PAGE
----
18 October 2012

East Africa: Rights Abuses, Corruption Dent Governance Rating

Uganda's ranking on the Mo Ibrahim index, released this week, would have been much better, if advances in gender and national security had met corresponding improvements in infrastructure development, human rights and accountability.

While highlighting an above-average performance in national security and gender, among other issues, the report registered poor performance in infrastructure development, human rights and accountability. This year, Uganda's overall score for governance is 55%, higher than the regional average of 47% and the continental average of 51%.

Uganda came 19th out of the 52 African countries ranked. These exclude Southern Sudan and Sudan for which there are insufficient disaggregated data. Overall, Uganda scored highest in the Human Development category with an average score of 58%, while its lowest score was in the Sustainable Economic Opportunity where it got an average of 51%.

Among the five countries that comprise the East African Community, Tanzania came first with a 58.8% rating followed by Uganda (55.1%), Rwanda (53.5%), Kenya (52.7%) and Burundi (44.9%). Over all, out of the 52 countries, Tanzania emerged 10th, Uganda (19), Rwanda (23), Kenya (25), and Burundi (37).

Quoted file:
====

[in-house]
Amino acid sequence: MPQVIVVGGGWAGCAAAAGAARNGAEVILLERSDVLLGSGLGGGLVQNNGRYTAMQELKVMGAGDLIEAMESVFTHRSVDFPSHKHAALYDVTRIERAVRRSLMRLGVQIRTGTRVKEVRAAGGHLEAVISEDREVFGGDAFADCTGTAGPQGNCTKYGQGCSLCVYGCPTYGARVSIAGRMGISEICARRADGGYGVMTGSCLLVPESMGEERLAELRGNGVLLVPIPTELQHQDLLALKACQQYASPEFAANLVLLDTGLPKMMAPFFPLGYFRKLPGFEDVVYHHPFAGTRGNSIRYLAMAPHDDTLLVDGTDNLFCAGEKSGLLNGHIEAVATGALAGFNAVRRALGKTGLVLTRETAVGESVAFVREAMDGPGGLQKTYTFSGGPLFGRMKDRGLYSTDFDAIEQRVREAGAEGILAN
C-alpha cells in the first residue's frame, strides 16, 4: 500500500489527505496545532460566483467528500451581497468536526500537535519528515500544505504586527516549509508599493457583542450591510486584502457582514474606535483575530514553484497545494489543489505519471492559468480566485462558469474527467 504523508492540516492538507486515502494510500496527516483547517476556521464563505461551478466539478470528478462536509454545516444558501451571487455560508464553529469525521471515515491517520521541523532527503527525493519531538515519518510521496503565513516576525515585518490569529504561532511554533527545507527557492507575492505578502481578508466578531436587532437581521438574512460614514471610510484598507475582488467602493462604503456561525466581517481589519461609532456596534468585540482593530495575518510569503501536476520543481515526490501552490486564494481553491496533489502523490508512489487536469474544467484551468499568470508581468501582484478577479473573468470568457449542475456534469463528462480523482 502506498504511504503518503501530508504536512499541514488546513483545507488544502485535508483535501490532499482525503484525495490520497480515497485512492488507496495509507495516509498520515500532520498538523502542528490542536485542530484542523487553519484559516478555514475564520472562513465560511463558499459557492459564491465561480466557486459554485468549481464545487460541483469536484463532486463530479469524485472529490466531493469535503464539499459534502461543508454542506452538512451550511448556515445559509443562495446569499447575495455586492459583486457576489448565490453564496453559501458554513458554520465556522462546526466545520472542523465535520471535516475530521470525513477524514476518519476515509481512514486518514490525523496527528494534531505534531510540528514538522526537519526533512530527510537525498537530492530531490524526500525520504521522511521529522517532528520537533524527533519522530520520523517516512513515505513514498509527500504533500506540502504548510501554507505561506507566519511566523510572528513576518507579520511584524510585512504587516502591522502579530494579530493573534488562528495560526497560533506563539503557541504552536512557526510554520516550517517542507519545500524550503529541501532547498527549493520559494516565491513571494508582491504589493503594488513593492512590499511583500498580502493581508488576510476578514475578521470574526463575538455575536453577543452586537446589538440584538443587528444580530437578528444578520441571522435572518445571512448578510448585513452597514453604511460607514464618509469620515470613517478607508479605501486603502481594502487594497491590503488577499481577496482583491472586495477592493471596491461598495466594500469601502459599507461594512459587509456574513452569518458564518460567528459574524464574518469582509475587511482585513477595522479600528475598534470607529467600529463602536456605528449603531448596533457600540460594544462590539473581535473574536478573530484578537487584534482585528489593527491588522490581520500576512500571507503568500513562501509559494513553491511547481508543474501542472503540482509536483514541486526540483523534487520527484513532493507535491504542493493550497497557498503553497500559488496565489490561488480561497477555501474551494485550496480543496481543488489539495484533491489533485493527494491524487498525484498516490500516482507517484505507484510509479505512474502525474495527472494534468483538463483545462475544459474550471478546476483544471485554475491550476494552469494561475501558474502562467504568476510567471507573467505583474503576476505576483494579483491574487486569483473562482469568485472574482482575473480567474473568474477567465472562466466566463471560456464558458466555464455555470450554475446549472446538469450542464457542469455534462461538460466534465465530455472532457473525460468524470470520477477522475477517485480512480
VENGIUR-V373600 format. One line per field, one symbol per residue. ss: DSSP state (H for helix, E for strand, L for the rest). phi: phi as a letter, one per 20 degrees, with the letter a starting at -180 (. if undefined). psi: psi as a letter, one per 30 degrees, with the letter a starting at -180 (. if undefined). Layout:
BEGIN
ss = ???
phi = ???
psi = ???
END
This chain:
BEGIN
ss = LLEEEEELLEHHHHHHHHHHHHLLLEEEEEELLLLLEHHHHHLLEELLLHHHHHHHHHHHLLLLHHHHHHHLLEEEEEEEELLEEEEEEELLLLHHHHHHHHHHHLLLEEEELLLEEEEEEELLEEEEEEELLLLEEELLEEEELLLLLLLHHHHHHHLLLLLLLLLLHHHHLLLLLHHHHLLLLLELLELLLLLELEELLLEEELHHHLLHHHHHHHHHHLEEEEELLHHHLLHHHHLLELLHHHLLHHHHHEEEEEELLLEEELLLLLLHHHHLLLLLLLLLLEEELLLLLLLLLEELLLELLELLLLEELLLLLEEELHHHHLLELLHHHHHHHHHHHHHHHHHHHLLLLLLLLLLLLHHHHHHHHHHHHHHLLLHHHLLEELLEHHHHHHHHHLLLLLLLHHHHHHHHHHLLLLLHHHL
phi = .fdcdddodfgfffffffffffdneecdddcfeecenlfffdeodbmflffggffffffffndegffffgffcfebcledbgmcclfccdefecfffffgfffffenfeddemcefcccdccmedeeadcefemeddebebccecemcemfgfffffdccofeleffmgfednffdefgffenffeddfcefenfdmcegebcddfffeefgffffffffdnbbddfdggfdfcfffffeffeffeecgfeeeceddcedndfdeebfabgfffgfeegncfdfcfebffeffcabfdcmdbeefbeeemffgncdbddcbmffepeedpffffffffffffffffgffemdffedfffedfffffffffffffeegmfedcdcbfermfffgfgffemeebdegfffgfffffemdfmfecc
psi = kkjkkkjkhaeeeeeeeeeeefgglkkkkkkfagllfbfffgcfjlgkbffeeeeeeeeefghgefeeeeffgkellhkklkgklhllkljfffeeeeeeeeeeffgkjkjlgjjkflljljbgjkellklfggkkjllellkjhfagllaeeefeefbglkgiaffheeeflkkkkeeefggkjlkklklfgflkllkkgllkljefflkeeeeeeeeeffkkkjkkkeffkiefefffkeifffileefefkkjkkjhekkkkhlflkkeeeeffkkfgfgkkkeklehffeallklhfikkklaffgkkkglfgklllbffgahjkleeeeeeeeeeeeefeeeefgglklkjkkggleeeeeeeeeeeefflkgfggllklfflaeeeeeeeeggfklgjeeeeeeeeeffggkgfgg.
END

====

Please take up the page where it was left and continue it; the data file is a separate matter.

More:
Both Kenya and Uganda registered deterioration in Sustainable Economic Opportunity, dragging down the regional trends. East Africa has consequently been overtaken by West Africa in the category of Sustainable Economic Opportunity. But not everyone agrees with the findings. For instance, the conclusion that Uganda has made significant strides in the health area is likely to offend some people.

The deteriorating state of Uganda's health sector recently caused a storm in Parliament with the latter insisting on an increment in the budgetary allocation to the ailing sector. Dr Patrick Wakida, managing director of Research World International, says that whereas Uganda has indeed made improvements in human development, this has mainly been in terms of training more people with no corresponding jobs, which he says takes away the credit.

He, however, agrees with the report findings that gave Uganda minimal scores in respect of human rights. He says the last 10 years have seen a deterioration of human rights, ranging from freedom of speech, "phone tapping practices, [and] police restriction of freedom of assembly".

Established in 2007, the Ibrahim Index of African Governance (IIAG) assesses governance in African countries. It's compiled in partnership with a number of African institutions. Its findings are intended to provide a framework for citizens, public authorities and partners to assess the effective delivery of public goods and services. It also provides a tool for assessing policy outcomes.

Data used in the compilation of the 2012 IIAG are from 2000 - 2011. Its findings therefore do not capture failures and successes in the last one year, like the uprisings in North Africa.

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